—Biblical Data:

One of the twenty-four divisions of the priests who officiated in the Temple. According to I Chron. xxiv. 14, Bilgah is the fifteenth in order, and is immediately preceded by that of Jeshebeab. Among the Babylonian exiles who returned, there was also a priest, Bilgai (Neh. x. 9 [A. V. 10]) or Bilgah (ib. xii. 5) by name, whose descendant, Shammua, became the head of a priestly house (ib. xii. 18). In the Septuagint the names read Βελγά, Βελγαί, and Βαλγάς; and Josephus mentions a certain Meïrus as a son of Belgas ("B. J." vi. 5, § 1). The traditional meaning given the name is "rejuvenation." Modern lexicographers explain it as "cheerfulness."

—In Rabbinical Literature:

According to a Talmudic tradition preserved in "Halakot Gedolot" (ed. Hildesheimer, p. 631), Bilgah was assigned to the group which officiated on the second and sixth days of the Feast of Tabernacles. The priests, when entering upon their duties, received their share in the northern part of the Tabernacle, because this was near the seat of their activity. The section assigned to each division of the priesthood was furnished with an iron ring fastened to the floor, for the purpose of securing the animal designed for slaughter, and there were accordingly twenty-four openings in the wall where the knives used for slaughtering were kept. Bilgah alone received his share in the south, his ring being nailed down, and his wall-closet tightly sealed, as a punishment for the apostasy of a woman of that house by the name of Miriam, who, during the Greek dominion under Antiochus Epiphanes, had denied her faith and married a hipparch (Tos., Suk. iv. 28; Suk. 56b; Yer. Suk., end; "Rev. Et. Juives," xxxix. 54). It is further related that when the Greeks forced their way into the Temple, this woman beat her sandals upon the altar, crying: "Wolf, wolf [Λύκος, λύκος], thou hast swallowed the substance of Israel, but hast deserted us in the day of our need!"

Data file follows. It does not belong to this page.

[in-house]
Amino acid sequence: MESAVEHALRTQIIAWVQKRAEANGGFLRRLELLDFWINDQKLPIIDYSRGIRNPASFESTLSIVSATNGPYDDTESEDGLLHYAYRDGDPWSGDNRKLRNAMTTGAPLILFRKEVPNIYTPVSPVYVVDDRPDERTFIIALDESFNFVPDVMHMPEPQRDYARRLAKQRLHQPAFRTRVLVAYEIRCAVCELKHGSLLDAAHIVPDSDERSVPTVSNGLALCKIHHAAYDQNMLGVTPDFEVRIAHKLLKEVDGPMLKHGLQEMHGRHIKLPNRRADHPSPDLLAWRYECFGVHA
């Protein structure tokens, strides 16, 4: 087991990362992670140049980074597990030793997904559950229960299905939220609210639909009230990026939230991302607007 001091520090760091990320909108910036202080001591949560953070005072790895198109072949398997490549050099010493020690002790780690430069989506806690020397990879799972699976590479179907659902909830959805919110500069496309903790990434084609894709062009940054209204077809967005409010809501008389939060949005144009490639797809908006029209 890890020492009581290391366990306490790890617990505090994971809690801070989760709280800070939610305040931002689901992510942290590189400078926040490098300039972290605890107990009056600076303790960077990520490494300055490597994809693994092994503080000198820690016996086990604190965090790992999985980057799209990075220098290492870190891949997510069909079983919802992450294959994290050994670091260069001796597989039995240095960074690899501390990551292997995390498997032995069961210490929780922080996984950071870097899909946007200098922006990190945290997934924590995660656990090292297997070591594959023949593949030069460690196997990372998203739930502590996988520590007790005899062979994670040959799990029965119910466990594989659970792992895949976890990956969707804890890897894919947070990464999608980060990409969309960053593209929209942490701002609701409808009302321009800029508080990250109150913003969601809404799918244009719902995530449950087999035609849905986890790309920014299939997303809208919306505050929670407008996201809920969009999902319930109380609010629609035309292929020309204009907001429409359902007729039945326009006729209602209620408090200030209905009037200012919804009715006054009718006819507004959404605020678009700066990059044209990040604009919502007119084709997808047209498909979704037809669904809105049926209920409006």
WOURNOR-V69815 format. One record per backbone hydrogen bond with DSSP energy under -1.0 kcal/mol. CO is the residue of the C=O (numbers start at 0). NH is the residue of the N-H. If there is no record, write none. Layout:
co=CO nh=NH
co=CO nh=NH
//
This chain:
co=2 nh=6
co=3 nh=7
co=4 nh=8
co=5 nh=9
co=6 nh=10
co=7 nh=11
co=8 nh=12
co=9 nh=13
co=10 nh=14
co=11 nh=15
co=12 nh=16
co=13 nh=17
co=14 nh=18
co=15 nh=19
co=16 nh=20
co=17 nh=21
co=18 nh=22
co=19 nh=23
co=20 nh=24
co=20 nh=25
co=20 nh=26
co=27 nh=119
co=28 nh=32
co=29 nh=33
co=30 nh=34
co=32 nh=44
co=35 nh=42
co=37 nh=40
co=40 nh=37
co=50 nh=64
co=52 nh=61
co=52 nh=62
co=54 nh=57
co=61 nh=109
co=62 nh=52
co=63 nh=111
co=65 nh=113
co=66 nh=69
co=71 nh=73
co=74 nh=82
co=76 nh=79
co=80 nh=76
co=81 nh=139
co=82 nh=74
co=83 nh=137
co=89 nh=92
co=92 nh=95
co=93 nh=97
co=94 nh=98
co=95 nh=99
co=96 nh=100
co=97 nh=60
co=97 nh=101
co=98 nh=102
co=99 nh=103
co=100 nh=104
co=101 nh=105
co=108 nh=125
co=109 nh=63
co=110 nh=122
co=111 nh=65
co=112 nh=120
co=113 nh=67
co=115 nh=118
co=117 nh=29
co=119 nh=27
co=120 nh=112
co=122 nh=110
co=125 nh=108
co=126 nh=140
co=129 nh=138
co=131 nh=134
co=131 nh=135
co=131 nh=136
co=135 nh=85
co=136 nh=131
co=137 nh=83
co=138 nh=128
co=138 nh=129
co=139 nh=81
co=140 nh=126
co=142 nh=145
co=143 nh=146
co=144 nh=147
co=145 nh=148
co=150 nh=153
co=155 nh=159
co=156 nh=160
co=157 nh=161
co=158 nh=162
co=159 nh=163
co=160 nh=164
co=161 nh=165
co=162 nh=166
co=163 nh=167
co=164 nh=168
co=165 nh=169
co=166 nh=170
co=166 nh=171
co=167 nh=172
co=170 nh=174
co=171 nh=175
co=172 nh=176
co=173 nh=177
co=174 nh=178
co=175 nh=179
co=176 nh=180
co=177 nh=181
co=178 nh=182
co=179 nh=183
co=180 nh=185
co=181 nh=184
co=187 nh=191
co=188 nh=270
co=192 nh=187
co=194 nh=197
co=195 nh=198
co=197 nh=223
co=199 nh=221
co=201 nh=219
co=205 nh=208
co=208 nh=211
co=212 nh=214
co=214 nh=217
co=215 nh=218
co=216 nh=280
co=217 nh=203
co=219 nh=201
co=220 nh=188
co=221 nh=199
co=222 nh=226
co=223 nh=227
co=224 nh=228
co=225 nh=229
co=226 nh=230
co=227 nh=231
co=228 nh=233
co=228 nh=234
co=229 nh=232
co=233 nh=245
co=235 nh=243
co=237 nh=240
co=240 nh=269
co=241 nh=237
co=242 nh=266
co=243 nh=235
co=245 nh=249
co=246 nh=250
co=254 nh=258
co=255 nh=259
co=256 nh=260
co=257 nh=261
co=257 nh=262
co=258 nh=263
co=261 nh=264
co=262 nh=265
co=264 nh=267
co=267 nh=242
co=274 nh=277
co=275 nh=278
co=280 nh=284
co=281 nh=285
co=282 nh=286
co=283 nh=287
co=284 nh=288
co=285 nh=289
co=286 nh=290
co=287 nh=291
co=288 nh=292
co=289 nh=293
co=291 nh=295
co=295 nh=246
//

According to another opinion, the priests of Bilgah delayed too long in entering upon the performance of their functions; so that those of the division Jeshebeab were compelled to act in their place, and consequently received the prerogatives of Bilgah (Tos., l.c.; Yer. Suk., end); to which the Jerusalem Talmud adds that in this instance the division Bilgah was neither abolished nor amalgamated with the other twenty-three divisions, because this would have interfered with the ancient institution. The opinion of Buxtorf, that Miriam, daughter of Bilgah, was a member of a sacred order of virgins, deserves mention only as a curiosity. Kalir's dirge, , which, on the basis of the Midrash, mentions the divisions of the priesthood, contains no reference to Bilgah; see art. Benjamin.

  • Hastings, Dict. Bibl. S.V.;
  • Cheyne and Black, Encyc. Bibl. s.v.;
  • Buxtorf, Lexicon, p. 306;
  • Kohut, Aruch Completum, ii. 94;
  • Krauss, in Rev. Et. Juives, xxxix. 54;
  • Rahmer, Die. Hebräischen Traditionen in den Werken des Hieronymus, p. 58;
  • Grätz, Gesch. der Juden, ii. 434, note 1.
K. S. Kr.
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